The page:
filled. Neither Senator Galllnger, the
candidate of the regular republicans,
nor Senator Bacon, the candidate of
tne- democrats, ha been able to rnm.
m:ind the necessary majority vote. The
progressive republican on each bal
lot have prevented an election. Mean
while, during the '"Ire prM-ttf n sev-
wiul months abeencM, tha snuaus ha
Dn preened ovr by enari GaiUo
COLONEL UNABLE TO SPEAK FOR
Colonel Vainly Endeavor to Quiet His
Admirers Finally Appealed to the
Police to Maintain Order.
New York, Oct 30. Snowing no
physical evidence of the shock of his
attempted assassination in Milwau
kee, October 14, CoL Theodore Roose-
velt tonight faced for an hour and J
twenty minutes a progressive political i
rally which gave many thousands of I
nis leiiow JNew- lowers a cnance io i
accord him an uproarious welcome.
Ovation of 42 Minute.
For 42 minutes after bis entrance
into crowded Madison Square Garden
Colonel Roosevelt stood at the edge of
the high-perched speakers' platform,
unable to make himself heard above
the din of cheers, songs and band
music. His gestures to the crowd for
silence served only to Intensify the
noises; and when after twenty "min
utes of cheering, Colonel Roosevelt
made a-determined effort to begin his
speech, the immense audience was
swung off into another period of
cheering - by the 'beginning of the
chant, "We want Teddy. We want
Refused to ' Be Seated.
Colonel Roosevelt , refused, to sit
down or leave the edge of the plat
form. Senator ' Dixon and Governor
Johnson urged him to be seated, but
he maintained his standing position
throughout the entire demonstration
, . -
h?.n TJwfTiJ Tty il8Lly !ame fZ
w ,VJS.. l ??eech,.ne bean. "
with a request to the police to main-
Frowned on Applause.
The attention and silence that
greeted the address l.v Colonel Roose
velt was as marked as the demonstra
tion that preceded it. At the first at
tempts to interrupt with applause, the
presidential candidate motioned im
peratively with his left hand for si
lence; and lie accompanied this ges
ture with a shake of the head which
made the crowd realize his desire to
be allowed to speak without interrup
tion. , .
Thousand Turned Away.
The immense garden, covering a city
block, was crowded to Its doors, and
thousands of persons were turned
Gov. Hiram W. Johnson, progressive
candidate for vice president, and Osear
S. Straus, candidate for governor b
New York, preceded Colonel Roose
velt The. crowd - began to- fill the
hall as soon as the doors were opened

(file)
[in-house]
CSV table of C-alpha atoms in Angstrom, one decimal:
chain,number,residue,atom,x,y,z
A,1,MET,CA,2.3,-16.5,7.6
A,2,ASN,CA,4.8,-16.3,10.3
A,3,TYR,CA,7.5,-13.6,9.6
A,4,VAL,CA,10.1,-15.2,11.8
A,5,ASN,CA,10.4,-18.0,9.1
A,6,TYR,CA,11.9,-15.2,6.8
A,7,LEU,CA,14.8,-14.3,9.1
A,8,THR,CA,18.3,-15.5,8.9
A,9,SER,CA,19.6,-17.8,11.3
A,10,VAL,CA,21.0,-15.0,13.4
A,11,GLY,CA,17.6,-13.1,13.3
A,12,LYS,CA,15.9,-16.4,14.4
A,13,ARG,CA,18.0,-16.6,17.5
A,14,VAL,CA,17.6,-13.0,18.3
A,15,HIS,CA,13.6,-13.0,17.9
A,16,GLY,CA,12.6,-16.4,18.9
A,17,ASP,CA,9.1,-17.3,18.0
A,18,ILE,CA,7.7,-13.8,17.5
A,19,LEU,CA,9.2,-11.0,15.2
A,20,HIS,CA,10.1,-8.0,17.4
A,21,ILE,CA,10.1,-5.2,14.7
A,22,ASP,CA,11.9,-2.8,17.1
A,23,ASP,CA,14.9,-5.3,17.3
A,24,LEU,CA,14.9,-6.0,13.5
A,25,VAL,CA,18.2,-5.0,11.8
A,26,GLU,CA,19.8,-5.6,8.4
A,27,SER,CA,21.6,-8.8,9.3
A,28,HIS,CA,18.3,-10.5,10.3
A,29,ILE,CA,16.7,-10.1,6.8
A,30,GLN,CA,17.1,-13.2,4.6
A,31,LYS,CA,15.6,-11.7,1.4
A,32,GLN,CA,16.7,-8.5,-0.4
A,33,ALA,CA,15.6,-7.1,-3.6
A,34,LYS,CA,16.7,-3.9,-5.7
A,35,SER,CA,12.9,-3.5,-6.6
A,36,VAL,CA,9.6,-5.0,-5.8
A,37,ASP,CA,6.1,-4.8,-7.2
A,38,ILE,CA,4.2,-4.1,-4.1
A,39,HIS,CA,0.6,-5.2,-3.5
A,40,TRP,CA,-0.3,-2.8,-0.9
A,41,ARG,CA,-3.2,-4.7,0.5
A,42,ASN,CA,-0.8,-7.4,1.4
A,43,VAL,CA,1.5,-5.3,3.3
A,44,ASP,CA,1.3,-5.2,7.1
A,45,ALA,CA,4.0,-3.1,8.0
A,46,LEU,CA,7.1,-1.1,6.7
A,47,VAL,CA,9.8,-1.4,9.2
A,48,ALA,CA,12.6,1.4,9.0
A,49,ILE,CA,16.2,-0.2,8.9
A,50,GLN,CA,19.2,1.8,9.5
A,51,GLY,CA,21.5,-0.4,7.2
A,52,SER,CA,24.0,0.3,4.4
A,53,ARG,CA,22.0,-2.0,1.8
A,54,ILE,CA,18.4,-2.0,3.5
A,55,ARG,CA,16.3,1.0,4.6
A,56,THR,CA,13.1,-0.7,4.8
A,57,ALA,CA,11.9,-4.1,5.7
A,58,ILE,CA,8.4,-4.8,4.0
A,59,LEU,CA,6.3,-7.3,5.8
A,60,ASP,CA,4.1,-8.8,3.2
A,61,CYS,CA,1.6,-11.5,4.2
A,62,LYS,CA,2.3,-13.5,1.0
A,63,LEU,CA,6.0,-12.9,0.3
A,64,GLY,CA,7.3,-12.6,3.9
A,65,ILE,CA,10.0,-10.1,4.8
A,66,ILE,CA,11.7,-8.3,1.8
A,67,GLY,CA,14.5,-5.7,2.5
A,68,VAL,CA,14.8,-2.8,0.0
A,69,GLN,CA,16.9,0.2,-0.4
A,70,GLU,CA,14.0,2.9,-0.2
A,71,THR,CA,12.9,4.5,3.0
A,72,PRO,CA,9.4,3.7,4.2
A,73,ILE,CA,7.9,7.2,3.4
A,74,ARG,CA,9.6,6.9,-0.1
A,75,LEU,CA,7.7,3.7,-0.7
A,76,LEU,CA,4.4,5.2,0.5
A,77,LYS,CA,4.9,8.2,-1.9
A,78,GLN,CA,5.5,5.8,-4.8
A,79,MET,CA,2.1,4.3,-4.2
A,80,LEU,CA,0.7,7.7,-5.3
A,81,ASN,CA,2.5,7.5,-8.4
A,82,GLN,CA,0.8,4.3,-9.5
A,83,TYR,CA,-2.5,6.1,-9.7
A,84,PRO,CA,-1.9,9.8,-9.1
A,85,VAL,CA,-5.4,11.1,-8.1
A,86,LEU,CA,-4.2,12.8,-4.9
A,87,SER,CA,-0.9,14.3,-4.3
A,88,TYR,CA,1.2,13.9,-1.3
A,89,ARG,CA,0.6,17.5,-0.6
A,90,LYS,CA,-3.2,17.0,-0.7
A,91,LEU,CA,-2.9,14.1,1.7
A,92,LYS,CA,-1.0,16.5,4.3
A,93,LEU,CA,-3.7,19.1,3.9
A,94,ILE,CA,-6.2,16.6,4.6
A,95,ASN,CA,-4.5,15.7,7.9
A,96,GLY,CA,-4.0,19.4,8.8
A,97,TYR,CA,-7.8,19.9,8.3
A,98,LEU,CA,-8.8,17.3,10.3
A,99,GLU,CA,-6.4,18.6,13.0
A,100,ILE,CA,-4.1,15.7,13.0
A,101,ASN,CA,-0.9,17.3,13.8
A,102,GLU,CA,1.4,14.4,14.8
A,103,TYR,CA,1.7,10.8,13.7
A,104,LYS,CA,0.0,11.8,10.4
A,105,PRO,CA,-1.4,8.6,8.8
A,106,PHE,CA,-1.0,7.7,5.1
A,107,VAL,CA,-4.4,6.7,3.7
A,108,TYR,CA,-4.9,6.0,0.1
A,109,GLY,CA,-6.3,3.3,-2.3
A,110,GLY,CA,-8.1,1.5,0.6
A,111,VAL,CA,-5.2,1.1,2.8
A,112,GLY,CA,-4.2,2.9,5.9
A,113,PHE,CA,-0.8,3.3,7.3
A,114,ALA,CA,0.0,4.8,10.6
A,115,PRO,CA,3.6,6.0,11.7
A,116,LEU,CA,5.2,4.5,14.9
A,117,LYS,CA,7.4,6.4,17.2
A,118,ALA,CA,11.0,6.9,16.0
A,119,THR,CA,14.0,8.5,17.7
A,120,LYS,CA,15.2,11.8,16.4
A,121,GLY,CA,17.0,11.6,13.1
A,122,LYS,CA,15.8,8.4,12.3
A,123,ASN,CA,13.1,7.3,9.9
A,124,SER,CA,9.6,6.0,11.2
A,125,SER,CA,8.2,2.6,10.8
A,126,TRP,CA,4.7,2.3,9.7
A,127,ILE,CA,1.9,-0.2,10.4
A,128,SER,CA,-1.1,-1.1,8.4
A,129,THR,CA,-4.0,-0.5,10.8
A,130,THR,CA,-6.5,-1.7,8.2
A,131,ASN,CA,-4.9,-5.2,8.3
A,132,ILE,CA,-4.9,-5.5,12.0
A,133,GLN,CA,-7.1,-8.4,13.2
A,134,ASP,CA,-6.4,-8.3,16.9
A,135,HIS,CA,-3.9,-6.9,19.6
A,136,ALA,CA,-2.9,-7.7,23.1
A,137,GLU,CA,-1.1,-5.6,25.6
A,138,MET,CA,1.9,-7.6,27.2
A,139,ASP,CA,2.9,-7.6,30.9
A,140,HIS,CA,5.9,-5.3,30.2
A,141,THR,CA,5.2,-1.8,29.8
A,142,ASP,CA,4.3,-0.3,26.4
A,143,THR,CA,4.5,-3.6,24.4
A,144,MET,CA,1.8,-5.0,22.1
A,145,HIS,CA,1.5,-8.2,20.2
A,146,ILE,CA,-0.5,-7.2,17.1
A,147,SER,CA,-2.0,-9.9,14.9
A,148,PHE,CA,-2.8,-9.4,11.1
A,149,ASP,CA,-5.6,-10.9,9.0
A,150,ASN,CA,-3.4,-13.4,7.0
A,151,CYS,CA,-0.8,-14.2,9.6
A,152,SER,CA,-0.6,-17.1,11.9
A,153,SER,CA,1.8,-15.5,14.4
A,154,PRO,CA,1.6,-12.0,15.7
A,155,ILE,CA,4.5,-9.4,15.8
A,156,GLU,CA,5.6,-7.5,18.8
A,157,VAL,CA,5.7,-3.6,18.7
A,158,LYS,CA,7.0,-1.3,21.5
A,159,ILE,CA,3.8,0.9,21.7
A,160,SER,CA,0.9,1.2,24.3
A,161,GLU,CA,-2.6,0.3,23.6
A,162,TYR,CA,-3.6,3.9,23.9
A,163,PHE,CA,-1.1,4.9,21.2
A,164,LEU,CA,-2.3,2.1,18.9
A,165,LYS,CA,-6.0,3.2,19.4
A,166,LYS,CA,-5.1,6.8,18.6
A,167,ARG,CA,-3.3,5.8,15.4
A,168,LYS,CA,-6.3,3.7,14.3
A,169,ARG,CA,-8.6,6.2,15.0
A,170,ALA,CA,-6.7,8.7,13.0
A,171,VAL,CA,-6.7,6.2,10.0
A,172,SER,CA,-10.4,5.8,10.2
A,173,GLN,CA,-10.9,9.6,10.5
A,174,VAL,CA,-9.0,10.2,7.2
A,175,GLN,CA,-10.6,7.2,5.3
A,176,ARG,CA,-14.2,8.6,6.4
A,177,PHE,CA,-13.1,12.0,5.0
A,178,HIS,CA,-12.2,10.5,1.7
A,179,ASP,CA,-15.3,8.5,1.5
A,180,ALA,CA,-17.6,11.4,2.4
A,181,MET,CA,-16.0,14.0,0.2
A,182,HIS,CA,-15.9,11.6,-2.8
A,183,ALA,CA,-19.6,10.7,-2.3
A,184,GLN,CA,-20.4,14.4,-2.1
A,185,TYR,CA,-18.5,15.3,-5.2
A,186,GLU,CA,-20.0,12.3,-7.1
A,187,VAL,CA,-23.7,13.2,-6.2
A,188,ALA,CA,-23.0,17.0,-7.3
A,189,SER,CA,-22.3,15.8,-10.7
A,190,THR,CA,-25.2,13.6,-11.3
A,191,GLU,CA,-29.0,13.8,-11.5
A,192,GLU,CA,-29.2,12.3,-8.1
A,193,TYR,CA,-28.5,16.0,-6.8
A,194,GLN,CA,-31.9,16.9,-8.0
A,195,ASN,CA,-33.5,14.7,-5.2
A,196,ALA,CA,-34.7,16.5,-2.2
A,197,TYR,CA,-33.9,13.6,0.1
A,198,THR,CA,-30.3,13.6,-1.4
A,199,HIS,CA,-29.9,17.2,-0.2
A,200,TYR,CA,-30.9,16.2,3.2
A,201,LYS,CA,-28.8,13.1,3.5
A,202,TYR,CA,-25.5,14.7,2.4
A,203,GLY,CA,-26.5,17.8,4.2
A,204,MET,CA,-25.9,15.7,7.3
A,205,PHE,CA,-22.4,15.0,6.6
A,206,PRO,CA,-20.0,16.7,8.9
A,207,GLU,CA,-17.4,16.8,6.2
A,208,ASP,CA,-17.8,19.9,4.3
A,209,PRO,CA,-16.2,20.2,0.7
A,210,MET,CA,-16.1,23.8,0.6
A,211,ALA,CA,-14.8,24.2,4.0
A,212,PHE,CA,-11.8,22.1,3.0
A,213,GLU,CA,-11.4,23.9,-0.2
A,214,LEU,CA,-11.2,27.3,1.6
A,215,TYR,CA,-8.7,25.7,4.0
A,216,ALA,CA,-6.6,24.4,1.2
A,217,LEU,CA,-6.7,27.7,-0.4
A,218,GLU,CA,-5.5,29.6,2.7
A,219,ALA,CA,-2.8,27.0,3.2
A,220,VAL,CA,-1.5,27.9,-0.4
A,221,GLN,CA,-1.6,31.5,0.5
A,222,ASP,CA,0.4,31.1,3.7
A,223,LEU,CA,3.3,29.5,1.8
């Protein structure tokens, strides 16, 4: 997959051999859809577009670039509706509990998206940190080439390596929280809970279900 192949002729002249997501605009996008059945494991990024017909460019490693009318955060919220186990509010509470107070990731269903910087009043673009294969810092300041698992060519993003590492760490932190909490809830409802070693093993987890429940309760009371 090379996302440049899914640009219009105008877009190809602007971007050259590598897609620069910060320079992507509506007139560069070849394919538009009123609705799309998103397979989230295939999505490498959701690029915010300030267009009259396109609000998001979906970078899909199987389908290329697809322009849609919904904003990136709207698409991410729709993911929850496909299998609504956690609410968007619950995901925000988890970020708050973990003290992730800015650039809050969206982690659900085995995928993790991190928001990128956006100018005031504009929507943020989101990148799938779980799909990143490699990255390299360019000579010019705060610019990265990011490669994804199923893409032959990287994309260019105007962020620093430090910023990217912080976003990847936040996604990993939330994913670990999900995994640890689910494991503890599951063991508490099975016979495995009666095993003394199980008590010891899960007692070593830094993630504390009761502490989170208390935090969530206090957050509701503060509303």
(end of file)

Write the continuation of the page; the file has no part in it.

at six o'clock and when the meeting
was called to nrdpr at X ?A it m l.v
enaii.r Dix-on, chairman of-the pro
gressive national committee,- moving
pictures of the Roosevelt trip had
wrought the big gathering up to a
high pitch of enthusiasm.
Entered While Johnson Was Speaking.
Governor Johnson was still speak
ing when Colonel Roosevelt was
brought to the hall at 9.15 p. m. The
colonel had rested at the home of his
physician, ,Drv- Lambert for several
hours, and his arrival was timed to
meet the conclusion of Governor John
son's address; Cheers in the street
outside signalled his approach and an
answering cheer from within the hall
brought Governor Johnson's speech to
Crowd Sings and Cheers.
' As the colonel appeared at the back
of the platform, men and women
jumped on chairs, waved bandanas,
flags and handkerchiefs and shouted
"Roosevelt!" "Teddy!" and other terms
of recognition. As the demonstration
progressed the band broke in at in
tervals with songs that the crowd sang
heartily, to return to the cheering at
' A Stuffed Bull Moose. '
A spot light that had been trained
throughout the 'early part of the eve
ning on a stuffed bull moose mounted
at one end of the hall, was suddenly
shifted to Colonel Roosevelt in the
midst of the demonstration, bringing a
boisterous appreciation from the crowd.
"Everybody's doin' if," injected into
the noise by the band, was taken up
with fervor, and the cry of "He's a
bear, he's a bear," brought smiles to
tne race or the- candidate.
Colonel Roosevelt adhered to the
text of his prepared speech.
Suffered No III Effect.'
Oyster Bay. N. Y.v Oct. SI. Colonel
Roosevelt reached his home here short -ly
after midnight, tired but in xcellent
spirits, and seemingly none the worse
for his physical effort of the night
I stood It in fine shape, right up to